Question: from Allen G. Avinger, Alaska
I have an old double-barrel pinfire ten gauge shotgun that I enjoy shooting here in Fairbanks. It is a large gun: 40-3/4” barrels and almost 13 lbs in weight. There are some names on the gun that I cannot decipher. Enclosed are rubbings. There is a mark on the water table that appears to be a palm tree in an oval. Maybe you can make something out of them.
The rubbings are very good quality. The maker of your gun is Pondevaux & Jussy in St. Etienne, France. They were founded in 1837 and had patents issued in 1853 for improvements to the Lefaucheux system.
Pondevaux & Jussy exhibited their guns in the Paris Exhibition of 1855 and were awarded a medal First Class. They also exhibited in the London Exhibition of 1867. The “palm trees in an oval” is the definitive proof mark used at St. Etienne from 1856 to 1886. The name on the buttplate tang looks to be Greppo. There was a “noble” family in the late 1800s with that name. The prominent member was Jean-Antoine Greppo, but he died in 1853. Perhaps a member of this family once owned your shotgun? MFC
Question: Mike in Houston via the Internet
I recently acquired this capping breech loading rifle. You can see from the photo that it is marked W.H. Smith, Pat’d Dec 10th 1861. I have found a William H. Smith as a New York importer and another William H. Smith working for Billinghurst in New York, but this doesn’t seem to be the kind of gun associated with those names. I wouldn’t be surprised if it was a rifle made with the hope of getting a Civil War Contract. Maybe it was in the Army Trials?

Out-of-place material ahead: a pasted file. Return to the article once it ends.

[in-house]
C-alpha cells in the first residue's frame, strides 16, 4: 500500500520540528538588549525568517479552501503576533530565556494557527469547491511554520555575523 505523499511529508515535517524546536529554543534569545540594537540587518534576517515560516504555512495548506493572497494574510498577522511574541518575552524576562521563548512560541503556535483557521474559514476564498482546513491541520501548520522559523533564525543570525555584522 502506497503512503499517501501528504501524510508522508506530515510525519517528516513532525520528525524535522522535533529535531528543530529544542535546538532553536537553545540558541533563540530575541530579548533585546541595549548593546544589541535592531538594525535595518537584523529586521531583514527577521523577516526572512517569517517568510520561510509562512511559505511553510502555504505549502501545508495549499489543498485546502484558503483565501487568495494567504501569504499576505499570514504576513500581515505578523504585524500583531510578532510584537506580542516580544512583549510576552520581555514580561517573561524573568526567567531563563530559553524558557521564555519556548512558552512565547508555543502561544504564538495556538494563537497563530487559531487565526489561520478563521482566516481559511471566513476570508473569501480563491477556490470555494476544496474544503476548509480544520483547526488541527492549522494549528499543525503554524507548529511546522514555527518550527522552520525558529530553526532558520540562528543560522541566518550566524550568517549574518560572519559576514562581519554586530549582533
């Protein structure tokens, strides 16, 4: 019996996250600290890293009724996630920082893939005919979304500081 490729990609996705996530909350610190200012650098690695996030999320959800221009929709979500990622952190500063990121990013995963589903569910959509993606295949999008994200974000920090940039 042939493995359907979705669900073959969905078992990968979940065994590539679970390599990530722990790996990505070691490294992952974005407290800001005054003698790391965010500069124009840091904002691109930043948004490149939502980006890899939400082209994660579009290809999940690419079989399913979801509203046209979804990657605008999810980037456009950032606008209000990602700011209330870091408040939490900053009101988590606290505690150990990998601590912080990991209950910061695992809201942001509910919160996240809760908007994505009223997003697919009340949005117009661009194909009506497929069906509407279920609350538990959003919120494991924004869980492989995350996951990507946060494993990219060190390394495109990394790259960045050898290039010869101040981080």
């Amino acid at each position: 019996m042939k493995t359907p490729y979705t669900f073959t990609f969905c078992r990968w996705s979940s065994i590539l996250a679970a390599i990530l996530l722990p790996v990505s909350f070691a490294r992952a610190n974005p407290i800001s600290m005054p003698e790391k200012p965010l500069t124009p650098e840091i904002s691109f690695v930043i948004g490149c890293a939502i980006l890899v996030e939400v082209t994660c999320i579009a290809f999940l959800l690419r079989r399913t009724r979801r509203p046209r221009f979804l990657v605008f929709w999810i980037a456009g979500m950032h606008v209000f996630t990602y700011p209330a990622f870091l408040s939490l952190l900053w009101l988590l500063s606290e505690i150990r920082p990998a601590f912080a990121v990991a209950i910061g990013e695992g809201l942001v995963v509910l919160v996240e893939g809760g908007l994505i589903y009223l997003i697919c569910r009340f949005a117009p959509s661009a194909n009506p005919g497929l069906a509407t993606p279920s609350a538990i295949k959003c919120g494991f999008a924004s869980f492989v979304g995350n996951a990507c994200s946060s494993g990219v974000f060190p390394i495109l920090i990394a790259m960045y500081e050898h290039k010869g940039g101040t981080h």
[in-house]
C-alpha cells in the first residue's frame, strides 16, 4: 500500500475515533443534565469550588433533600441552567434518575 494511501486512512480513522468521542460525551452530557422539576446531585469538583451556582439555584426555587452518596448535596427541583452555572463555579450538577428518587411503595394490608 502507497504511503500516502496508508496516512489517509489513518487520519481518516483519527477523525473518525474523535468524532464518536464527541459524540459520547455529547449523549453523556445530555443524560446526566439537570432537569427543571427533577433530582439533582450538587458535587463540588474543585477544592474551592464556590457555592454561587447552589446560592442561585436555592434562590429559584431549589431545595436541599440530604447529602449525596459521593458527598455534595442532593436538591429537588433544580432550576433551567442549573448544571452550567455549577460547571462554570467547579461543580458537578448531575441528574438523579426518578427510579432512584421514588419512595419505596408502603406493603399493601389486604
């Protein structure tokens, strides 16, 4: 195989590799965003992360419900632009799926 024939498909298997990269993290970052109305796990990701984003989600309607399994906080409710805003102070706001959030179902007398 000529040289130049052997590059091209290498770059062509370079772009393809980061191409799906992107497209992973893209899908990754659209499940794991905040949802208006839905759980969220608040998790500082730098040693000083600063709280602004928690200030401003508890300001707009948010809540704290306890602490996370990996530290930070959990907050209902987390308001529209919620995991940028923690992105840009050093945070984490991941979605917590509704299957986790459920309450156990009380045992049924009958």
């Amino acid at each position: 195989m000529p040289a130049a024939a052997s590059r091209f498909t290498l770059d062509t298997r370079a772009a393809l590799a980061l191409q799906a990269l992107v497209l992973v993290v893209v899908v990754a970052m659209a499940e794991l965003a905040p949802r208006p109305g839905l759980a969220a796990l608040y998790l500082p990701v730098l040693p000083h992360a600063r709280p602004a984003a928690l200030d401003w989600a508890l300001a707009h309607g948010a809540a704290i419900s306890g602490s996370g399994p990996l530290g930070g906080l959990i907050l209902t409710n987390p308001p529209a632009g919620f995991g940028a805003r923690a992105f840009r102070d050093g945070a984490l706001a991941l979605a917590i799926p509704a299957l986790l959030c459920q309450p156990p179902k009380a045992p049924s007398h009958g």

I have searched the Patent Records and found that this maker is Wilson H. Smith. He patented this rifle December 10, 1861, patent no. 33,907. He also has patent 37,260 of December 23, 1862, for an artillery projectile and patent no. 43,957 of August 23, 1864 for an improvement in breech loading firearms. Smith lists himself as being from Birmingham, County of New Haven, State of Connecticut. From the dates, it seems you must be correct that Smith was looking for business with the U.S. Government during the Civil War. In Frank Sellers’ book, AMERICAN GUNSMITHS, he says that the Sharps Rifle Company made this gun for Smith. You can see the similarities. I asked George Moller, author of a three-volume set on American Military Arms, and he replied that he doesn’t have much information on prototype or experimental arms. Ordnance Boards were apparently suspended during the early years of the Civil War, and the Boards that met in 1864 and thereafter were primarily concerned with cartridges and cartridge breech loading arms. We would like to hear from any reader who can supply additional information. MFC